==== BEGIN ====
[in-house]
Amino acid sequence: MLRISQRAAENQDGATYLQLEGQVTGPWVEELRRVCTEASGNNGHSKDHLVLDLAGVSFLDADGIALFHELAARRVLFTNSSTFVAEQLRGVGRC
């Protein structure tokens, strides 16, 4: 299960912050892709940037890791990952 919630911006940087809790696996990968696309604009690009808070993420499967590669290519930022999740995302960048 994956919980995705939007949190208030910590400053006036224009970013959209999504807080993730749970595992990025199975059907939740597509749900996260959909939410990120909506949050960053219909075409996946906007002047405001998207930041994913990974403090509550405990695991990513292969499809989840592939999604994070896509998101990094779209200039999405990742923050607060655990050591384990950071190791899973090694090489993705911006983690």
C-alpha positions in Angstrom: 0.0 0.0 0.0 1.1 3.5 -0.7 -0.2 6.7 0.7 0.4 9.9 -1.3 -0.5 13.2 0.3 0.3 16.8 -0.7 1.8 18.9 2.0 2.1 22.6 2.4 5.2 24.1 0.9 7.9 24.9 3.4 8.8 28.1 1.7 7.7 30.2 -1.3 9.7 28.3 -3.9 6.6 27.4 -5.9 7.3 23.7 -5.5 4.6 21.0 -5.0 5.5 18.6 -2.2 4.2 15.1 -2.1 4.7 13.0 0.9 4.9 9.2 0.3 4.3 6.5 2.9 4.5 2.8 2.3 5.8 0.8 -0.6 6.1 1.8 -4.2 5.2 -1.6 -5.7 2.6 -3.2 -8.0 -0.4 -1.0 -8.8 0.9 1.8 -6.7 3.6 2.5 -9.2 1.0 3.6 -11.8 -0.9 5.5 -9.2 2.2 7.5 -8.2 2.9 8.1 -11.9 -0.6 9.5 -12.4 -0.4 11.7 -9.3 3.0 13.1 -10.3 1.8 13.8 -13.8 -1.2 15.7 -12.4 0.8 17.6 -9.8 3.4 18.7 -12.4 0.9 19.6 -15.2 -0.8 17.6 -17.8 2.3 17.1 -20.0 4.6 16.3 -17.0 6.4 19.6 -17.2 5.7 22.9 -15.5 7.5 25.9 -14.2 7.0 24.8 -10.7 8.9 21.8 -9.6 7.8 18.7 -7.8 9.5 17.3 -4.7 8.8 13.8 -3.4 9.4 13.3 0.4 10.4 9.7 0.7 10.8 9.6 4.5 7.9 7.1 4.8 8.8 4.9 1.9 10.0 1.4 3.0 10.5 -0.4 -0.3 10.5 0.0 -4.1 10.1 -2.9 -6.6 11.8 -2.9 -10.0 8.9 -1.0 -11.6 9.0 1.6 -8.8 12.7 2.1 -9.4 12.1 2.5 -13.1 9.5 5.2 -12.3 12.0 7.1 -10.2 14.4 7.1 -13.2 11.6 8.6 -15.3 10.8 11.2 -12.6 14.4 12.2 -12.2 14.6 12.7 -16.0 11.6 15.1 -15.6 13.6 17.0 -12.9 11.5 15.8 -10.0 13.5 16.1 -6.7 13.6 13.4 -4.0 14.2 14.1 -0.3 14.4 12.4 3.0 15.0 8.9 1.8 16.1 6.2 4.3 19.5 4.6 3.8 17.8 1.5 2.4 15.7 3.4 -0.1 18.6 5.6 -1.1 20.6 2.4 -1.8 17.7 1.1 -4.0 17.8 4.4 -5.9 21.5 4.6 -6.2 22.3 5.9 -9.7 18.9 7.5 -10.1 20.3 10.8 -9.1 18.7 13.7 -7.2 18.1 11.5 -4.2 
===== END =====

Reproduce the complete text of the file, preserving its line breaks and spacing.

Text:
[in-house]
Amino acid sequence: MLRISQRAAENQDGATYLQLEGQVTGPWVEELRRVCTEASGNNGHSKDHLVLDLAGVSFLDADGIALFHELAARRVLFTNSSTFVAEQLRGVGRC
């Protein structure tokens, strides 16, 4: 299960912050892709940037890791990952 919630911006940087809790696996990968696309604009690009808070993420499967590669290519930022999740995302960048 994956919980995705939007949190208030910590400053006036224009970013959209999504807080993730749970595992990025199975059907939740597509749900996260959909939410990120909506949050960053219909075409996946906007002047405001998207930041994913990974403090509550405990695991990513292969499809989840592939999604994070896509998101990094779209200039999405990742923050607060655990050591384990950071190791899973090694090489993705911006983690």
C-alpha positions in Angstrom: 0.0 0.0 0.0 1.1 3.5 -0.7 -0.2 6.7 0.7 0.4 9.9 -1.3 -0.5 13.2 0.3 0.3 16.8 -0.7 1.8 18.9 2.0 2.1 22.6 2.4 5.2 24.1 0.9 7.9 24.9 3.4 8.8 28.1 1.7 7.7 30.2 -1.3 9.7 28.3 -3.9 6.6 27.4 -5.9 7.3 23.7 -5.5 4.6 21.0 -5.0 5.5 18.6 -2.2 4.2 15.1 -2.1 4.7 13.0 0.9 4.9 9.2 0.3 4.3 6.5 2.9 4.5 2.8 2.3 5.8 0.8 -0.6 6.1 1.8 -4.2 5.2 -1.6 -5.7 2.6 -3.2 -8.0 -0.4 -1.0 -8.8 0.9 1.8 -6.7 3.6 2.5 -9.2 1.0 3.6 -11.8 -0.9 5.5 -9.2 2.2 7.5 -8.2 2.9 8.1 -11.9 -0.6 9.5 -12.4 -0.4 11.7 -9.3 3.0 13.1 -10.3 1.8 13.8 -13.8 -1.2 15.7 -12.4 0.8 17.6 -9.8 3.4 18.7 -12.4 0.9 19.6 -15.2 -0.8 17.6 -17.8 2.3 17.1 -20.0 4.6 16.3 -17.0 6.4 19.6 -17.2 5.7 22.9 -15.5 7.5 25.9 -14.2 7.0 24.8 -10.7 8.9 21.8 -9.6 7.8 18.7 -7.8 9.5 17.3 -4.7 8.8 13.8 -3.4 9.4 13.3 0.4 10.4 9.7 0.7 10.8 9.6 4.5 7.9 7.1 4.8 8.8 4.9 1.9 10.0 1.4 3.0 10.5 -0.4 -0.3 10.5 0.0 -4.1 10.1 -2.9 -6.6 11.8 -2.9 -10.0 8.9 -1.0 -11.6 9.0 1.6 -8.8 12.7 2.1 -9.4 12.1 2.5 -13.1 9.5 5.2 -12.3 12.0 7.1 -10.2 14.4 7.1 -13.2 11.6 8.6 -15.3 10.8 11.2 -12.6 14.4 12.2 -12.2 14.6 12.7 -16.0 11.6 15.1 -15.6 13.6 17.0 -12.9 11.5 15.8 -10.0 13.5 16.1 -6.7 13.6 13.4 -4.0 14.2 14.1 -0.3 14.4 12.4 3.0 15.0 8.9 1.8 16.1 6.2 4.3 19.5 4.6 3.8 17.8 1.5 2.4 15.7 3.4 -0.1 18.6 5.6 -1.1 20.6 2.4 -1.8 17.7 1.1 -4.0 17.8 4.4 -5.9 21.5 4.6 -6.2 22.3 5.9 -9.7 18.9 7.5 -10.1 20.3 10.8 -9.1 18.7 13.7 -7.2 18.1 11.5 -4.2 